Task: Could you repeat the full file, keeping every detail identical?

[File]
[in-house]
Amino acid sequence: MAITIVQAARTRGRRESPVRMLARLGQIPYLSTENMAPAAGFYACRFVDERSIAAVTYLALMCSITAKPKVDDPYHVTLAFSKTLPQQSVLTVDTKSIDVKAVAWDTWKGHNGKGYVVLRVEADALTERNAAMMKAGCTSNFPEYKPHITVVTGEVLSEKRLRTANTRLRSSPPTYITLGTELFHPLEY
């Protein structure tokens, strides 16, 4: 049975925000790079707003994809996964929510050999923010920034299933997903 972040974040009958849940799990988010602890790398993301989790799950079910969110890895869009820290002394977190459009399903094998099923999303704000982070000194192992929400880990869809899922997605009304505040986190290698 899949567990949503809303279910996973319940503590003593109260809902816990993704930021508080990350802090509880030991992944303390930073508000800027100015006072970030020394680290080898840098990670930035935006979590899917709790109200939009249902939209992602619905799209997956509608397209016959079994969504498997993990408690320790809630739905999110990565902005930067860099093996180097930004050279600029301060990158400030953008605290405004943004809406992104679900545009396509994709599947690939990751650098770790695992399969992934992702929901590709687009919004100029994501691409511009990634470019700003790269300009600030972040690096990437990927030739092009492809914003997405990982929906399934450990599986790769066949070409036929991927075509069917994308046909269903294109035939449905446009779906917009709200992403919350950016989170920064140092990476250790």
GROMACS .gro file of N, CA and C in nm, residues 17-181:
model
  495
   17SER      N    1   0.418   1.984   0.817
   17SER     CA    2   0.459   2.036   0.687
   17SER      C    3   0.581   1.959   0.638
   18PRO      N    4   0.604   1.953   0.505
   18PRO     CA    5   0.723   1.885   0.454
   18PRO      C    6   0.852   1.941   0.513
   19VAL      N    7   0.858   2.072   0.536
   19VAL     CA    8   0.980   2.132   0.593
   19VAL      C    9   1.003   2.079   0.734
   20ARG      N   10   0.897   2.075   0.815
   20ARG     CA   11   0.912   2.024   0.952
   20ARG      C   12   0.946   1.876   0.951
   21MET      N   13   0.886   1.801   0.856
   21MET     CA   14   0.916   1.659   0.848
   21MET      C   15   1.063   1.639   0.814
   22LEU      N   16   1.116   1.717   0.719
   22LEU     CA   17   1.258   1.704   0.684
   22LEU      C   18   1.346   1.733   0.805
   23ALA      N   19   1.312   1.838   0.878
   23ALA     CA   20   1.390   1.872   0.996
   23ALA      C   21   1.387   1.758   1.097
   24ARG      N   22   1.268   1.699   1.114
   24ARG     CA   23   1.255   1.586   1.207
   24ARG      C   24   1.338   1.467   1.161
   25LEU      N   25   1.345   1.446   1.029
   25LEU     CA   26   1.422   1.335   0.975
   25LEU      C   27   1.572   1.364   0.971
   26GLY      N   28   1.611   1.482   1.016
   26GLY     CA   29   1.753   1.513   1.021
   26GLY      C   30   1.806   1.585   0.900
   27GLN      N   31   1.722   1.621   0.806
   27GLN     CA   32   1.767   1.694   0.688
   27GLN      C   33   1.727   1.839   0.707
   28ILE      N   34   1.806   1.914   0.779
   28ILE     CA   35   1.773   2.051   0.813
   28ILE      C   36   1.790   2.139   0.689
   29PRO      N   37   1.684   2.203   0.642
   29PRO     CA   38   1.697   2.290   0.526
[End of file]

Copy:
[in-house]
Amino acid sequence: MAITIVQAARTRGRRESPVRMLARLGQIPYLSTENMAPAAGFYACRFVDERSIAAVTYLALMCSITAKPKVDDPYHVTLAFSKTLPQQSVLTVDTKSIDVKAVAWDTWKGHNGKGYVVLRVEADALTERNAAMMKAGCTSNFPEYKPHITVVTGEVLSEKRLRTANTRLRSSPPTYITLGTELFHPLEY
């Protein structure tokens, strides 16, 4: 049975925000790079707003994809996964929510050999923010920034299933997903 972040974040009958849940799990988010602890790398993301989790799950079910969110890895869009820290002394977190459009399903094998099923999303704000982070000194192992929400880990869809899922997605009304505040986190290698 899949567990949503809303279910996973319940503590003593109260809902816990993704930021508080990350802090509880030991992944303390930073508000800027100015006072970030020394680290080898840098990670930035935006979590899917709790109200939009249902939209992602619905799209997956509608397209016959079994969504498997993990408690320790809630739905999110990565902005930067860099093996180097930004050279600029301060990158400030953008605290405004943004809406992104679900545009396509994709599947690939990751650098770790695992399969992934992702929901590709687009919004100029994501691409511009990634470019700003790269300009600030972040690096990437990927030739092009492809914003997405990982929906399934450990599986790769066949070409036929991927075509069917994308046909269903294109035939449905446009779906917009709200992403919350950016989170920064140092990476250790």
GROMACS .gro file of N, CA and C in nm, residues 17-181:
model
  495
   17SER      N    1   0.418   1.984   0.817
   17SER     CA    2   0.459   2.036   0.687
   17SER      C    3   0.581   1.959   0.638
   18PRO      N    4   0.604   1.953   0.505
   18PRO     CA    5   0.723   1.885   0.454
   18PRO      C    6   0.852   1.941   0.513
   19VAL      N    7   0.858   2.072   0.536
   19VAL     CA    8   0.980   2.132   0.593
   19VAL      C    9   1.003   2.079   0.734
   20ARG      N   10   0.897   2.075   0.815
   20ARG     CA   11   0.912   2.024   0.952
   20ARG      C   12   0.946   1.876   0.951
   21MET      N   13   0.886   1.801   0.856
   21MET     CA   14   0.916   1.659   0.848
   21MET      C   15   1.063   1.639   0.814
   22LEU      N   16   1.116   1.717   0.719
   22LEU     CA   17   1.258   1.704   0.684
   22LEU      C   18   1.346   1.733   0.805
   23ALA      N   19   1.312   1.838   0.878
   23ALA     CA   20   1.390   1.872   0.996
   23ALA      C   21   1.387   1.758   1.097
   24ARG      N   22   1.268   1.699   1.114
   24ARG     CA   23   1.255   1.586   1.207
   24ARG      C   24   1.338   1.467   1.161
   25LEU      N   25   1.345   1.446   1.029
   25LEU     CA   26   1.422   1.335   0.975
   25LEU      C   27   1.572   1.364   0.971
   26GLY      N   28   1.611   1.482   1.016
   26GLY     CA   29   1.753   1.513   1.021
   26GLY      C   30   1.806   1.585   0.900
   27GLN      N   31   1.722   1.621   0.806
   27GLN     CA   32   1.767   1.694   0.688
   27GLN      C   33   1.727   1.839   0.707
   28ILE      N   34   1.806   1.914   0.779
   28ILE     CA   35   1.773   2.051   0.813
   28ILE      C   36   1.790   2.139   0.689
   29PRO      N   37   1.684   2.203   0.642
   29PRO     CA   38   1.697   2.290   0.526